Jack Vaughn, head of Comedy Central Records, said that the network doesn’t like piracy, but that it is looking for ways to expose its content to as many new audiences as possible, and LimeWire fits that bill: “We looked at the Lime Wire Store, and we said, ‘Are they going to pay? Are they going to pay on time, and are they going to expose our artists to a new audience?’ The answer was yes.” Whether this attitude shift will help the P2P network in its ongoing fight with music labels over the copyright-infringing content on the system remains to be seen. In an unrelated move, the co-founder of the Kazaa P2P network is also trying to help such networks go legit.
Finally, you may have thought to yourself — after months of fighting with YouTube over clips from the show (which routinely appear and then are quickly removed), Viacom has decided that giving viewers what they want over the Internet is the right way to go. Bravo.
The only problem with that rosy little scenario is that Viacom’s largesse — like every other U.S. TV network that has decided to stream popular shows from their website — is completely unavailable to Canadian viewers (and to viewers in other countries as well). You can go to the website and click on a video, but you don’t get anything. To add insult to injury, the pre-roll advertising spot that Viacom has sold for the clip plays just fine, but is followed by a black screen — a screen that might as well say “Hey non-U.S. viewers — look at all the stuff you can’t watch.”
Why can’t you watch The Daily Show clips? The same reason you can’t watch an episode of Heroes on the website the day after it plays on TV, and the same reason you can’t download TV episodes from iTunes: Canadian networks like Global and CTV have paid for the right to broadcast those shows, and would no doubt raise a hue and cry if they were suddenly available for free on the Internet. That might destabilize the entire Canadian broadcasting business model, which relies on access to U.S. hits.
Update: On a more recent visit to The Daily Show website, I was automatically redirected to thecomedynetwork.ca, which carries episodes of the Comedy Central show in Canada (after a pseudo-friendly message popped up saying how “some jerk blocked ComedyCentral.com” and that this was a “load of crap,” but that clicking on the link would take you to The Comedy Network for all your favourites “and a whole whack of homegrown hilarity”).
You can watch some recent episodes of The Daily Show at the Canadian site, but there is only a small selection, in contrast to the complete show archive that is available at the U.S. site. I guess it’s better than a blank screen, but not by much.
Two of the most succinct appraisals of this turkey come from a commenter on the TechCrunch post about it and from Om Malik at NewTeeVee. At TechCrunch, Ian Bell says: “Unfortunately this goes to show that you canâ€™t just slap a site together, throw ads up on it, buy keywords and think it will be successful. A successful property requires its own culture and essentially a ‘soul’.” Bingo. And Om notes that gigantic conglomerates with multiple layers of bureaucracy and poisonous office politics are not exactly a great breeding ground for comedy:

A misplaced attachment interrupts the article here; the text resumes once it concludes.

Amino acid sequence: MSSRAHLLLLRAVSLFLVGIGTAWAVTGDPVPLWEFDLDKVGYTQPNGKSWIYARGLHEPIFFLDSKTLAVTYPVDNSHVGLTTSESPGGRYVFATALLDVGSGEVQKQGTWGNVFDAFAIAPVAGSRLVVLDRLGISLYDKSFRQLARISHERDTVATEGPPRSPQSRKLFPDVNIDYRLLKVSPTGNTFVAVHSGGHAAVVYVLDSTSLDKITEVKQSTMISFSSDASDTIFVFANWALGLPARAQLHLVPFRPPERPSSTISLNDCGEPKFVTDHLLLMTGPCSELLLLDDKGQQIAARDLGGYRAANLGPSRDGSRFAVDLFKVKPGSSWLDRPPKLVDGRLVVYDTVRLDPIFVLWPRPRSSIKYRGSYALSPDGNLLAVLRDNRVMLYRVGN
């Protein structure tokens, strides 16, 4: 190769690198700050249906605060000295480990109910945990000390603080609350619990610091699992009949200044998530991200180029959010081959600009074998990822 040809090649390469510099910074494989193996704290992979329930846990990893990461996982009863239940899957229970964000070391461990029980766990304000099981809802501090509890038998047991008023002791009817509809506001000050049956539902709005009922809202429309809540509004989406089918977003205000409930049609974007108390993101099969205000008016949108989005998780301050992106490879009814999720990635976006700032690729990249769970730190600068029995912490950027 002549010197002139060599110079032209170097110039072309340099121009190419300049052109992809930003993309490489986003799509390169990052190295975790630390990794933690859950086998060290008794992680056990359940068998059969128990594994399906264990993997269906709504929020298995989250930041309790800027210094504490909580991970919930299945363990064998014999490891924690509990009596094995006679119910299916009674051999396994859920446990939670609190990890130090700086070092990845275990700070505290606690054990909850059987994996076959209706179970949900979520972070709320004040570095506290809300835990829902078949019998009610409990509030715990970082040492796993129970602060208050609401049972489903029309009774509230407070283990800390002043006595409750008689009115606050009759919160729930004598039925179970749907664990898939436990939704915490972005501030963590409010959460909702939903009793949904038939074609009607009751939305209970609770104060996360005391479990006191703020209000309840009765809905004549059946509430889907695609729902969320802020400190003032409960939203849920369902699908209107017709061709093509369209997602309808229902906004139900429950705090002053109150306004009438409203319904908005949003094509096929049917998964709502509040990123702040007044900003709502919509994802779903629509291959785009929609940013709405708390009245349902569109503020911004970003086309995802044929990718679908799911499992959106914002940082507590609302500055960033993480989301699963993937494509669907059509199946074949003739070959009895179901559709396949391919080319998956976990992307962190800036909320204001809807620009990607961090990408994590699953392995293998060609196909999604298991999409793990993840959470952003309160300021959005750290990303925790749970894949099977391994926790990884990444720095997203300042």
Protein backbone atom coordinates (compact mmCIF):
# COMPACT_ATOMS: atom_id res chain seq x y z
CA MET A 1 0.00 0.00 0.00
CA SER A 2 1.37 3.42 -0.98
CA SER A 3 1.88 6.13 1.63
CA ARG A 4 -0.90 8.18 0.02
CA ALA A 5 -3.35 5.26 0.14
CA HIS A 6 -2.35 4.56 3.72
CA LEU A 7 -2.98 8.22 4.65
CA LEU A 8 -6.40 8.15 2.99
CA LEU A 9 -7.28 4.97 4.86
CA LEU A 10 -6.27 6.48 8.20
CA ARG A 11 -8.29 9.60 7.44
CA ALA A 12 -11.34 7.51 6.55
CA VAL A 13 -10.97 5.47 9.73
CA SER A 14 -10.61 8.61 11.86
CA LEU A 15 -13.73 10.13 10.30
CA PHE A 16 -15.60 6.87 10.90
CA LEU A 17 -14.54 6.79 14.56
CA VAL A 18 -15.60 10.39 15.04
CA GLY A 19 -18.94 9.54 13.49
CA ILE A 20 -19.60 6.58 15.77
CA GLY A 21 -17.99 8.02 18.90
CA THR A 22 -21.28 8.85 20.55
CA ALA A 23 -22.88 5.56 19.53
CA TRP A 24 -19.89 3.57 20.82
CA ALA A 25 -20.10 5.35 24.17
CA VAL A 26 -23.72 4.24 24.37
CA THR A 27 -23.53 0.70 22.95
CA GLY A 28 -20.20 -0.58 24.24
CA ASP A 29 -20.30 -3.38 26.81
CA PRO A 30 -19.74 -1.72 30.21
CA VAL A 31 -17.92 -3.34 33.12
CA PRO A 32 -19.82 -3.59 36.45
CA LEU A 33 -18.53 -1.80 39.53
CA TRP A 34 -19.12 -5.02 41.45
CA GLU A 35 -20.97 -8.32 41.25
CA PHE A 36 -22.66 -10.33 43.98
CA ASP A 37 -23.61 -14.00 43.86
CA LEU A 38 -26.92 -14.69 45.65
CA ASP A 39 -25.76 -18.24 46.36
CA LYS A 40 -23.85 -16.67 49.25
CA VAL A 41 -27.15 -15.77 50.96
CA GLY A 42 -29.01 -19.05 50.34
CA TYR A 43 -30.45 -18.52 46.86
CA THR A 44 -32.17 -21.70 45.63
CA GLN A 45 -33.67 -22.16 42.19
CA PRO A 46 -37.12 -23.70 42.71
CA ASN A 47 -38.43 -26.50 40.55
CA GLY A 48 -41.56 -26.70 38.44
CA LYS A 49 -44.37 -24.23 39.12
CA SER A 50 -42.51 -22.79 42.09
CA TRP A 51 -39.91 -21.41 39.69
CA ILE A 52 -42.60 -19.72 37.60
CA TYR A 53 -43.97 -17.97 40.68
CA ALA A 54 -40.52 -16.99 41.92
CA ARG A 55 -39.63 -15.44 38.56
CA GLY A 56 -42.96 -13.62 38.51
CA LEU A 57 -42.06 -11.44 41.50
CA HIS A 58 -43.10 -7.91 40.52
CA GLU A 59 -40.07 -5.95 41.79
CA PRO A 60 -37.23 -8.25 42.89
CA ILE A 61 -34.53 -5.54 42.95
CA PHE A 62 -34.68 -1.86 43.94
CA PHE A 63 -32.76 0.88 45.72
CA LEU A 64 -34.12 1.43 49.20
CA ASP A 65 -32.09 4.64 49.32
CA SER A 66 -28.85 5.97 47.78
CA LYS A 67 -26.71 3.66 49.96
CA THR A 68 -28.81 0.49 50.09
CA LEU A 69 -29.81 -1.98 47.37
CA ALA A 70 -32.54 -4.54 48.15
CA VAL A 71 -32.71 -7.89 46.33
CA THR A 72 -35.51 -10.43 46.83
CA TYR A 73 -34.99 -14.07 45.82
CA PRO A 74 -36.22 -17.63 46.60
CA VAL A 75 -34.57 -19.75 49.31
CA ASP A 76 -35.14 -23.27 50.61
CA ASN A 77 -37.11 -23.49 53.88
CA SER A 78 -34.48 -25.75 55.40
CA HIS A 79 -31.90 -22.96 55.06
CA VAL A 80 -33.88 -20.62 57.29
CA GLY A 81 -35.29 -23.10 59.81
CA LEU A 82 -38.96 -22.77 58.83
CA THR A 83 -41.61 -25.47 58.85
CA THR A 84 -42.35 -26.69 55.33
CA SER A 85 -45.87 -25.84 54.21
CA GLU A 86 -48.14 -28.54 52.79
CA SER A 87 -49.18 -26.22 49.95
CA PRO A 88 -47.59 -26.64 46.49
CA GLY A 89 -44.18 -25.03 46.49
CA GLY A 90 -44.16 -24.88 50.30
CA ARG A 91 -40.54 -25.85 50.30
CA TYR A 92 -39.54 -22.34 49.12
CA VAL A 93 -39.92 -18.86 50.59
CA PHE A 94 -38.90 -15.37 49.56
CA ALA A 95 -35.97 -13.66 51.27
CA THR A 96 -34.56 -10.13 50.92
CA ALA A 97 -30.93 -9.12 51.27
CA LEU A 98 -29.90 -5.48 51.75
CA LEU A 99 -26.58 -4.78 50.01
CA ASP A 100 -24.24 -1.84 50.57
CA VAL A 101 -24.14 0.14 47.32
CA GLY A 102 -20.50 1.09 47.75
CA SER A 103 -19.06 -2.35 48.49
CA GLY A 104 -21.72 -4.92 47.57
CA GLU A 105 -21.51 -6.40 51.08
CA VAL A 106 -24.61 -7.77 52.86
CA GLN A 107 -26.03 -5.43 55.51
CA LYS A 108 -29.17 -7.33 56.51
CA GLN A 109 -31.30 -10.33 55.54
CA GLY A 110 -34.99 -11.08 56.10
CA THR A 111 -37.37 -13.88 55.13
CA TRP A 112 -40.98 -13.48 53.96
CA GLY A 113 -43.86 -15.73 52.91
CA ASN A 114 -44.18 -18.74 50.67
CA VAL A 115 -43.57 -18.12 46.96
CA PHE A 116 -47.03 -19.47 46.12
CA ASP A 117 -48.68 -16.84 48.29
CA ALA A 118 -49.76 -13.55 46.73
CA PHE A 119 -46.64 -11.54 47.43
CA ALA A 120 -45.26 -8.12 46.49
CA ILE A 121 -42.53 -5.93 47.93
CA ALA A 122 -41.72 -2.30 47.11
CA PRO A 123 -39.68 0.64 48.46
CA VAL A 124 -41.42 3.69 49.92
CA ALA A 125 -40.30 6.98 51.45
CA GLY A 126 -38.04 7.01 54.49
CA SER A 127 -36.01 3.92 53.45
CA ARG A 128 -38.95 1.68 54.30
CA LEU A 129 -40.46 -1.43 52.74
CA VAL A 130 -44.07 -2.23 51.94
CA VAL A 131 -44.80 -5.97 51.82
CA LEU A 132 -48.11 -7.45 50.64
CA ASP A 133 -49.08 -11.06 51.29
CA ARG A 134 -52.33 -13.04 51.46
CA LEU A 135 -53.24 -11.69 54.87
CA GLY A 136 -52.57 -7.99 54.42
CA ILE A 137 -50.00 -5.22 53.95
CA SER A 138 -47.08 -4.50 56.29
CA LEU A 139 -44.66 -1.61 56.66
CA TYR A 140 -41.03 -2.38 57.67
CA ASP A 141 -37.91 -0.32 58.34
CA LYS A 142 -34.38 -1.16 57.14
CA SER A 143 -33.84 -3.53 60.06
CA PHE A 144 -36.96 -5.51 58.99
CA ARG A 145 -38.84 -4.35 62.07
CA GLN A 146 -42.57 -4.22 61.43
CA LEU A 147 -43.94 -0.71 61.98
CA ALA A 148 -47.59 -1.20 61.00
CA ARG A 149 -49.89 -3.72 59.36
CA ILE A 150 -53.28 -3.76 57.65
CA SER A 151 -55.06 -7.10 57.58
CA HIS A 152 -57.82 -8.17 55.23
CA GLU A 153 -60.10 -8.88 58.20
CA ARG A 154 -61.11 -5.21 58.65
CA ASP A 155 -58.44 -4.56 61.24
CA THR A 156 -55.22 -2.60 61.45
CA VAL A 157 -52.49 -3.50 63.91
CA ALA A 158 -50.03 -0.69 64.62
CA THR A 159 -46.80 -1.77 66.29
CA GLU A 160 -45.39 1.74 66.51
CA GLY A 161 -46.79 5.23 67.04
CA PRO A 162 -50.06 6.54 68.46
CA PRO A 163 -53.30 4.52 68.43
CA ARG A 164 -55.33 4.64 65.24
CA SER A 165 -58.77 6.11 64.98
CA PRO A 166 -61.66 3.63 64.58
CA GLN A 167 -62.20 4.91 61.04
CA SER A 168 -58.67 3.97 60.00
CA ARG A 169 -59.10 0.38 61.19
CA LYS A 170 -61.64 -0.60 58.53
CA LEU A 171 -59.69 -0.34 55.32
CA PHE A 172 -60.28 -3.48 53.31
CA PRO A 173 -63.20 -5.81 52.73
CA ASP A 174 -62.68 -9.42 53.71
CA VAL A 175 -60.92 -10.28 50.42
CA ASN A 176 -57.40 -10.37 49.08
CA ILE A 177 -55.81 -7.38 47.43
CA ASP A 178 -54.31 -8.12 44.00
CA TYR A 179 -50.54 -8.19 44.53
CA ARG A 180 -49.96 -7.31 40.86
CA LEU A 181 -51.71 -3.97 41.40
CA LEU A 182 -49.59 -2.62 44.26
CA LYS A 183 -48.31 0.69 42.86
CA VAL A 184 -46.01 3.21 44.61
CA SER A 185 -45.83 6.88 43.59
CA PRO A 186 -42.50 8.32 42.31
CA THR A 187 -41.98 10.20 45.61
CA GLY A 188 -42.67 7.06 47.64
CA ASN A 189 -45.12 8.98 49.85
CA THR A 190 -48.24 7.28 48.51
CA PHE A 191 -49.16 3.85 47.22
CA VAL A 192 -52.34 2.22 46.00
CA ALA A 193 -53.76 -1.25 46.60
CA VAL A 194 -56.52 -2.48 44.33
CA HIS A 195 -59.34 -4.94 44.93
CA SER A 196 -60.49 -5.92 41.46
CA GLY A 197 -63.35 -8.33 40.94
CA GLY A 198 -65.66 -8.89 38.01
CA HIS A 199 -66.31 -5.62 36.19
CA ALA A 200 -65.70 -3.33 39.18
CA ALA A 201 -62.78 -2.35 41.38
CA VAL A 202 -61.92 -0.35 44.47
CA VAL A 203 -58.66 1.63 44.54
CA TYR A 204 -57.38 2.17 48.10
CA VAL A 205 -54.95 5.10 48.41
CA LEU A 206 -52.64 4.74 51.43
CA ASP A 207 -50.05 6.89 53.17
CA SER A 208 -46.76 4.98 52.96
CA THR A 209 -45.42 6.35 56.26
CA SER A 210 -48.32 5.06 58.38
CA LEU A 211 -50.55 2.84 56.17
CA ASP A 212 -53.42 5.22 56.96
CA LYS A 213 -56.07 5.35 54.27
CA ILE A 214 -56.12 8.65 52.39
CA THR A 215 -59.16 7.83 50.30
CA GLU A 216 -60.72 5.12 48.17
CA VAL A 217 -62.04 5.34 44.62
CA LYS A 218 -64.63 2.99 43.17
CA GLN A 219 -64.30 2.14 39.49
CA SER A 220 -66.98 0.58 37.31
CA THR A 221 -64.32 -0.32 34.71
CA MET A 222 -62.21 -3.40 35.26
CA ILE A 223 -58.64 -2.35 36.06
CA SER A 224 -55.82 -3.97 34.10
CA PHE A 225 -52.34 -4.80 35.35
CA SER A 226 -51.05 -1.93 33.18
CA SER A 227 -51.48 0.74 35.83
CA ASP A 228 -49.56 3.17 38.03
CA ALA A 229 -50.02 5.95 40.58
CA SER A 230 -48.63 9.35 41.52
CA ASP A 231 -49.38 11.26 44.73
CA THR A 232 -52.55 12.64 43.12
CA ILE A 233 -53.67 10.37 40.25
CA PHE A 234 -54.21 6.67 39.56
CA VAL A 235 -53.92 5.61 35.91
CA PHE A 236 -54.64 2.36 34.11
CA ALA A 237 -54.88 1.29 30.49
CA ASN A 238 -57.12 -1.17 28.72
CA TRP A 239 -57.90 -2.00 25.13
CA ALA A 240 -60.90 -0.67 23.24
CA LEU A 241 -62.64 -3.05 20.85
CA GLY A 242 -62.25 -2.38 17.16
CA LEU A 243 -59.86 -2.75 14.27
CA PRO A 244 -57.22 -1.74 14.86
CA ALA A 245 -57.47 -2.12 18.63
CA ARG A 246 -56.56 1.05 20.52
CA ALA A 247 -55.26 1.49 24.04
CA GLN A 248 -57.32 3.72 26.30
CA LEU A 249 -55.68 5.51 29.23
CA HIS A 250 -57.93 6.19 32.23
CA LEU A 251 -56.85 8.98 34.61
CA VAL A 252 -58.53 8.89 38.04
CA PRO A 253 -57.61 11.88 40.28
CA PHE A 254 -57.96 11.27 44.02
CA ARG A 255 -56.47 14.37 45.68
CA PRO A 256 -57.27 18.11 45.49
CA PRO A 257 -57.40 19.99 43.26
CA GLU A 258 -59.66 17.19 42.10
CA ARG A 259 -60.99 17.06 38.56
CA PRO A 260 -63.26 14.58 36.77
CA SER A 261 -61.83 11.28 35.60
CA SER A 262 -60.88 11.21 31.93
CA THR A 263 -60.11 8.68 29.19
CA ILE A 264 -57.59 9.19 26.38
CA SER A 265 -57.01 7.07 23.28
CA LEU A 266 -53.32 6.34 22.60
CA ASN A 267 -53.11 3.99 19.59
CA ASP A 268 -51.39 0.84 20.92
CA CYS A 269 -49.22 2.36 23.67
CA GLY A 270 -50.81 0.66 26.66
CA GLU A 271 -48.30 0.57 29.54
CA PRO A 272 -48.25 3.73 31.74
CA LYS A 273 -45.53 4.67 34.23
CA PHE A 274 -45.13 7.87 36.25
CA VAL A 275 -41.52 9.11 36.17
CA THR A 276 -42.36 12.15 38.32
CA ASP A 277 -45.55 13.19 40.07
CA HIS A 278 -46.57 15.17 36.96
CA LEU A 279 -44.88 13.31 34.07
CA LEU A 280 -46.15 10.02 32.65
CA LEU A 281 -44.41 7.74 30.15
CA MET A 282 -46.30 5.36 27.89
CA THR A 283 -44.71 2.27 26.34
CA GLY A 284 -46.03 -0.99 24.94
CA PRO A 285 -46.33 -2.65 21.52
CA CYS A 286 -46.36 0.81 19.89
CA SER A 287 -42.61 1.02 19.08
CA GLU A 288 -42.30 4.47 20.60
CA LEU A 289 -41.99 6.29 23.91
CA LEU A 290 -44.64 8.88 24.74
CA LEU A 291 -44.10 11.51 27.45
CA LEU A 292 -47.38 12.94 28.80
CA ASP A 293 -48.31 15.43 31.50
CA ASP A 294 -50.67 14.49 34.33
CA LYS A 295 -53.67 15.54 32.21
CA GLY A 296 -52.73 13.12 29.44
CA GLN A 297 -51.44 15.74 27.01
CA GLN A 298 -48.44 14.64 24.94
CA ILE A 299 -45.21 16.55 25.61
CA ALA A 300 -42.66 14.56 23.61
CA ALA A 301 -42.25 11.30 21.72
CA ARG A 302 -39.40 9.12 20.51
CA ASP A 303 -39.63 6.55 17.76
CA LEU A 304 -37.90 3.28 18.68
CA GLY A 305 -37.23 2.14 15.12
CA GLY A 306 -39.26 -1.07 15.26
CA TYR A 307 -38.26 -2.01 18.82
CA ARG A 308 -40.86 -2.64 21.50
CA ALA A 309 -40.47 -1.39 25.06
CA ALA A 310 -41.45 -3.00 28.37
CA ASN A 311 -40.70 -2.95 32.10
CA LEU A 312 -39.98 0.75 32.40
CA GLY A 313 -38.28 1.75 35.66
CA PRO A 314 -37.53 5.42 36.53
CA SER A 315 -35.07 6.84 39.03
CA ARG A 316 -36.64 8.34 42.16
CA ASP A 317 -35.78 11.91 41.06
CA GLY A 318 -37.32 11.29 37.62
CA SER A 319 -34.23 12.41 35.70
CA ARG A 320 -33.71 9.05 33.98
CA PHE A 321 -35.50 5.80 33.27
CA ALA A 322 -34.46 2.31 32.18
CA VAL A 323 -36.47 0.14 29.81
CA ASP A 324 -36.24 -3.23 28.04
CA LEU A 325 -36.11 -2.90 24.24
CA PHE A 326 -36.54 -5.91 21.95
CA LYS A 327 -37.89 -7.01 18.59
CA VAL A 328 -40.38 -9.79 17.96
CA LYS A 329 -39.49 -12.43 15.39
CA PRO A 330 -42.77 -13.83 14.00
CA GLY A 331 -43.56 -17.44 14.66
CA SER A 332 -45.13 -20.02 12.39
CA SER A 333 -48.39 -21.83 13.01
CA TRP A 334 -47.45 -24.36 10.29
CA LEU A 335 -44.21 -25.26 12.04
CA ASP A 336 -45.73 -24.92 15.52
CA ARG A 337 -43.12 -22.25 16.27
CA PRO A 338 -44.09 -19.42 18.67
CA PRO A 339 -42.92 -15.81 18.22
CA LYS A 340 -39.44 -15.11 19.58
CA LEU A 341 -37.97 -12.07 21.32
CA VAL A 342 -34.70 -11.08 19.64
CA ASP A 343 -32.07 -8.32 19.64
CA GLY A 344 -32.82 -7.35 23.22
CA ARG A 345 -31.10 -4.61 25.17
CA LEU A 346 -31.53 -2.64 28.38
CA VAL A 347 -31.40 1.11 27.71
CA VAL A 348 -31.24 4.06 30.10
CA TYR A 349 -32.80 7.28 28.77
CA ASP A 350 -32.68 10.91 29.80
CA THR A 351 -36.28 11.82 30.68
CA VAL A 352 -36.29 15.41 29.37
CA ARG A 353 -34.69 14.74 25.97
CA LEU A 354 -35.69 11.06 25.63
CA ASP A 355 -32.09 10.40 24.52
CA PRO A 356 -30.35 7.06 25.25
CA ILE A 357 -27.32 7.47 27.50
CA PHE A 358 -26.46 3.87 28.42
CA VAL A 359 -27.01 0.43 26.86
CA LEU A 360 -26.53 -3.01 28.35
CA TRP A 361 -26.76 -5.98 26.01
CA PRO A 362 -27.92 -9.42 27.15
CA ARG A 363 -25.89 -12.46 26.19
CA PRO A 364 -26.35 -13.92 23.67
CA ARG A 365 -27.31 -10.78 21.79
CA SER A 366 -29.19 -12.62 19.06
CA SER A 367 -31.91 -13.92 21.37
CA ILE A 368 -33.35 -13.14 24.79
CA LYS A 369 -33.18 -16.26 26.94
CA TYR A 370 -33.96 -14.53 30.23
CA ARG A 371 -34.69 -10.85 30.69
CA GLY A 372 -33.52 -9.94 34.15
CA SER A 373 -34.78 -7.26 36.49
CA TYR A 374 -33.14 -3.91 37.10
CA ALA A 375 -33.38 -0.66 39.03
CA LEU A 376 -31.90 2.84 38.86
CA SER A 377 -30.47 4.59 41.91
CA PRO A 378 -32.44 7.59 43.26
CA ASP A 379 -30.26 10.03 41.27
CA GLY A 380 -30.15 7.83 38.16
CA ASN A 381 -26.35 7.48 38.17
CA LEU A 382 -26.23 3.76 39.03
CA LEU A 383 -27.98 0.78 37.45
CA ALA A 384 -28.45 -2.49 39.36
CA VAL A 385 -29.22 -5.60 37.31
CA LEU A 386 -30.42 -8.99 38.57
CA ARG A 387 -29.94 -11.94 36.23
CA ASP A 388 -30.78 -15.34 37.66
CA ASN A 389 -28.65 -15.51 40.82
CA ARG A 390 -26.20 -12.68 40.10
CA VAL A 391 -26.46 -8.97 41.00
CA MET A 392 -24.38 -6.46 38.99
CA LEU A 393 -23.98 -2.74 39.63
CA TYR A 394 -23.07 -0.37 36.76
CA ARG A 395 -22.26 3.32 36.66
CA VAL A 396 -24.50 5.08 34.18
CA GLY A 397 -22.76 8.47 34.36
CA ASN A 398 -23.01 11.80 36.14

“The big media, especially Time Warner (my former employer) is a tad clueless about this new video revolution. With a studio mentality, management by consensus and a bonus-driven culture, they are waddling in a world that moves at light speed.”
Double bingo. And examples abound of just how clueless network executives are, and how flinging money and press releases at something doesn’t amount to much in the world of online video: Come on down, Bud.tv — one of the most expensive, and yet almost criminally un-funny, sites you will ever see. And then there’s FunnyOrDie.com, which features Saturday Night Live star Will Farrell. Why does it work? Because it’s funny, that’s why.
I forget how I came across The Show, as Ze (which is apparently short for Hosea) calls his daily vlog — in which he mostly just stares into the camera at close range and does a rapid-fire monologue on various things, much of it without blinking — but I have been devoted to it ever since, even though I can’t really explain the attraction. Sometimes it is hilarious, sometimes it is just plain weird.
What’s also fascinating is the community that has developed around The Show, with message boards (in which Ze regularly appears to respond to comments), and the micro-patronage campaign he recently started where viewers can buy small jewel icons or large plastic ducky icons to put on the site as a way of supporting the show. Ze also regularly asks viewers and forum members for suggestions.
In the article, Ze makes it clear that one of the reasons he doesn’t like YouTube is that it removes his pieces from that community:
For me, the show itself is far less interesting than everything around it. And if you stick it on YouTube, out of context, it loses all the inside jokes, all the responses, the history of what led up to that show. The framing gets lost.
Is he right to turn his back on the viral magic of YouTube? I can’t say. But he says he’s happy with what he makes from the post-roll ads and other things he sells — and perhaps he is right. Devotion to the community might be the best thing he has going for him.